How Does the WGC-Match Play Work?
The WGC-Match Play event, which will be contested for the final time in 2023, is essentially golf‘s version of March Madness as 64 players battle head-to-head until a champion is crowned.
Now, from its inception in 1999 to 2014, the WGC-Match Play was contested as a single-elimination tournament. Golfers were seeded 1-16 in four brackets, and the winner of each match moved on while the loser went home.
But as that meant high-profile PGA Tour players could be gone on the first day, the format was changed in 2015 to ensure that all 64 players in the field would play at least three matches. And this is the format the WGC-Match Play has used ever since.
So how exactly does it work?
How does the WGC-Match Play work?
First off, the field at the WGC-Match Play is filled using the Official World Golf Ranking. If a player in the top 64 chooses not to play (Justin Thomas falls in that category this year) or is ineligible (the LIV Golf guys are in that group), the next player in the OWGR gets the option until the field is full.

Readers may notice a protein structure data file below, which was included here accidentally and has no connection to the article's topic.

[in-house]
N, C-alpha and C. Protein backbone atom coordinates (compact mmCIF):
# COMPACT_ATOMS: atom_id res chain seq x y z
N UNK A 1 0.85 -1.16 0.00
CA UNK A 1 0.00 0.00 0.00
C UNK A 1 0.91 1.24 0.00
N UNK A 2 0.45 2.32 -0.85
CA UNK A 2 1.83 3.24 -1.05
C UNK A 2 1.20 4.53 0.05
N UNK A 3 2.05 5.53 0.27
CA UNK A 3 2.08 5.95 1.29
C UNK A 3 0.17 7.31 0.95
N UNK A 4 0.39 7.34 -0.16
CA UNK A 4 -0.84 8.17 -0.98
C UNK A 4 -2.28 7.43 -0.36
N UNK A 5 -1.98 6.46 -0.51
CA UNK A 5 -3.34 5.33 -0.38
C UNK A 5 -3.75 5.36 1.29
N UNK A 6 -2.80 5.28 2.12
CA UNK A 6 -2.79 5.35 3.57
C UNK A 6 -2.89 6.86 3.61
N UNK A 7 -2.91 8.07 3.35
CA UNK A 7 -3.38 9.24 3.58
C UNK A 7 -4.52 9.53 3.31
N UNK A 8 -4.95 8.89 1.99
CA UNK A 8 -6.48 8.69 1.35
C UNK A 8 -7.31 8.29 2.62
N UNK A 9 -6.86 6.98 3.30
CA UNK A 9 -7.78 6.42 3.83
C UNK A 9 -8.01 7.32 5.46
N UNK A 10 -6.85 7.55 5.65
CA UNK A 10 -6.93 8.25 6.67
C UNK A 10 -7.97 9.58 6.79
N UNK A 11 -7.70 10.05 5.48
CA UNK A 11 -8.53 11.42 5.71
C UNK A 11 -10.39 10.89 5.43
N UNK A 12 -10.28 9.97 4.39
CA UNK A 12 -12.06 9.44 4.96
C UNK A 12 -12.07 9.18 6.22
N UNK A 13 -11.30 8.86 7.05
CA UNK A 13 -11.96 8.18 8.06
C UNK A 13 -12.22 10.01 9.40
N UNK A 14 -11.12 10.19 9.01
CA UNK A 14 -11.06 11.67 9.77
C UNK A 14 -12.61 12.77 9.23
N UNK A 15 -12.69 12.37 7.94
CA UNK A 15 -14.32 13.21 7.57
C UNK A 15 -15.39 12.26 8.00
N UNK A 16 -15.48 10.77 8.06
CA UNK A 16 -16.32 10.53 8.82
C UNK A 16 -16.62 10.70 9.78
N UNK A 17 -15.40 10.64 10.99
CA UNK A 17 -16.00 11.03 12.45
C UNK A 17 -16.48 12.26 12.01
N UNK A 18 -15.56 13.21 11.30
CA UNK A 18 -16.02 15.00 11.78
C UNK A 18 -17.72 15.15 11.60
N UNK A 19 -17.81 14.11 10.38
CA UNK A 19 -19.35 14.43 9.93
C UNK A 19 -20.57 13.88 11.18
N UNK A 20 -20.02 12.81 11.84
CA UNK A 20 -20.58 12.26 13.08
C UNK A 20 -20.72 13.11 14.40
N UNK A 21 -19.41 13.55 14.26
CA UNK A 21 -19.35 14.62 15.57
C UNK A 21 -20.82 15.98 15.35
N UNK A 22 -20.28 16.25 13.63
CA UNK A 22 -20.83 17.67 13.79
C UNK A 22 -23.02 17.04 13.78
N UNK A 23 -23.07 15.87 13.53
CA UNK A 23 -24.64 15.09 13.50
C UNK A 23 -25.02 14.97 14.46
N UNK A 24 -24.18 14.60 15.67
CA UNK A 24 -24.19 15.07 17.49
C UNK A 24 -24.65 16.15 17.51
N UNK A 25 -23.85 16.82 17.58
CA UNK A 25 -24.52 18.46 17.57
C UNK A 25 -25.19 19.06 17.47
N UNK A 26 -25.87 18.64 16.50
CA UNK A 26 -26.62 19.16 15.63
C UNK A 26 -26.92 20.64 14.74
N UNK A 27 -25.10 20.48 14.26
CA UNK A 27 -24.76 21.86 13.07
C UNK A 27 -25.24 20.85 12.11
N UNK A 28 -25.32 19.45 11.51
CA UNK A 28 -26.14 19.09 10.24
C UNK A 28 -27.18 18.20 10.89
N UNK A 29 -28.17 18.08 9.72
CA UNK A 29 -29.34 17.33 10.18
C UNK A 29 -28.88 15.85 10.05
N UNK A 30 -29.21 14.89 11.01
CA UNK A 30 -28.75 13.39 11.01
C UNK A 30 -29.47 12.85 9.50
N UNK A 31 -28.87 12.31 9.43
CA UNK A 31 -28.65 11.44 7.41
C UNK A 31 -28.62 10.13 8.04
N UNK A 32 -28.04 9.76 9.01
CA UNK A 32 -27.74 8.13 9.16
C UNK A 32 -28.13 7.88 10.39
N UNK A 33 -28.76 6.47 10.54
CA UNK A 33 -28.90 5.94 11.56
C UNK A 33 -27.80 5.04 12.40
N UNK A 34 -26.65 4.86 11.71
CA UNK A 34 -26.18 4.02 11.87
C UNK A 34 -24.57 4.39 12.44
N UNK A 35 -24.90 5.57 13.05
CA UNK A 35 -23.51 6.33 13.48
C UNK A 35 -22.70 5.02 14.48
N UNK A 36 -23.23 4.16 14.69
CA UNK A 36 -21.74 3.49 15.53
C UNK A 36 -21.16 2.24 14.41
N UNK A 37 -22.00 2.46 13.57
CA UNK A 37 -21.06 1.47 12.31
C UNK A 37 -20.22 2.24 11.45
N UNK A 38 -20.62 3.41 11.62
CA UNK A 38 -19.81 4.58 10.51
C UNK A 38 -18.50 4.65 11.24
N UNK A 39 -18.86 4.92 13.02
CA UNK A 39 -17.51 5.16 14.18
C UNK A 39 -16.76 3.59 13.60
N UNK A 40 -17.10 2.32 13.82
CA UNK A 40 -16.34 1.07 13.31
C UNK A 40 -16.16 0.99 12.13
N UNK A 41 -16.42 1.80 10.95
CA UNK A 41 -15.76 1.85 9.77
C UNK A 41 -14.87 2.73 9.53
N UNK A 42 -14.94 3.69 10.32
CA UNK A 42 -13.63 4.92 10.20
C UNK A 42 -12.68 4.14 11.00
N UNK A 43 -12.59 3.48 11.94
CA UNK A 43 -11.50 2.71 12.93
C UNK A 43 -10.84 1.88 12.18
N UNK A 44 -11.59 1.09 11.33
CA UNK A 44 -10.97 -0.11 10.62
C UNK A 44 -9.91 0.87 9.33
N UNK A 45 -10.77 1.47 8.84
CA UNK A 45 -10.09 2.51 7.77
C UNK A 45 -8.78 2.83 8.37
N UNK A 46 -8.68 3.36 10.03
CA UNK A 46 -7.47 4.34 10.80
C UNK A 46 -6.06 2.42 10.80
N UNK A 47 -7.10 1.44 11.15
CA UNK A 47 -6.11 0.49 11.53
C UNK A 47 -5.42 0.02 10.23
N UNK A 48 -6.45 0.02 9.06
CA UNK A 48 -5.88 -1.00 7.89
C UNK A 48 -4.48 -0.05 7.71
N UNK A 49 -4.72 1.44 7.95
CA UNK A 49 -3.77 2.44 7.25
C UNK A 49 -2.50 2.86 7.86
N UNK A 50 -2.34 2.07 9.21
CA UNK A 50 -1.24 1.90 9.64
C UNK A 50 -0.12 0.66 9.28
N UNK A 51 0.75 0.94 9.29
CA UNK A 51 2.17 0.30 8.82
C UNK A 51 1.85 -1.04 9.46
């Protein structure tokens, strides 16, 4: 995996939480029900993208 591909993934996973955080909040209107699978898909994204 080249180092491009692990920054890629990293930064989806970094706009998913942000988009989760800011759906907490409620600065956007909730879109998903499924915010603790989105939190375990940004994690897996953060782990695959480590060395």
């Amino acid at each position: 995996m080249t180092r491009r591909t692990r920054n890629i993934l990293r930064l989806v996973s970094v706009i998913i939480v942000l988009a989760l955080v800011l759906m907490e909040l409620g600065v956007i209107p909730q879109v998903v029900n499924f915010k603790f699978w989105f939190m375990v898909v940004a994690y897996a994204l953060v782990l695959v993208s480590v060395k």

Once the field is set, the 64 players are split into 16 groups of four, with each pod featuring a player seeded 1-16, 17-32, 33-48, and 49-64.
To start, each WGC-Match Play group plays a round-robin format over the first three days, meaning each player plays an 18-hole match against each of the other three players in his pod. One point is awarded for a victory, a half-point is awarded for a tie (matches the first three days don’t go to extra holes), and zero points are awarded for a loss.
The player with the most points from each group moves on to the knockout stage. And there can only be one from each pod. If there is a tie, a sudden-death stroke-play tiebreaker is played to decide a winner.
From there, the WGC-Match Play becomes a single-elimination tournament. The round of 16 and the round of eight are played on Saturday, and the semifinals, third-place match, and final are played on Sunday.
Easy enough, right?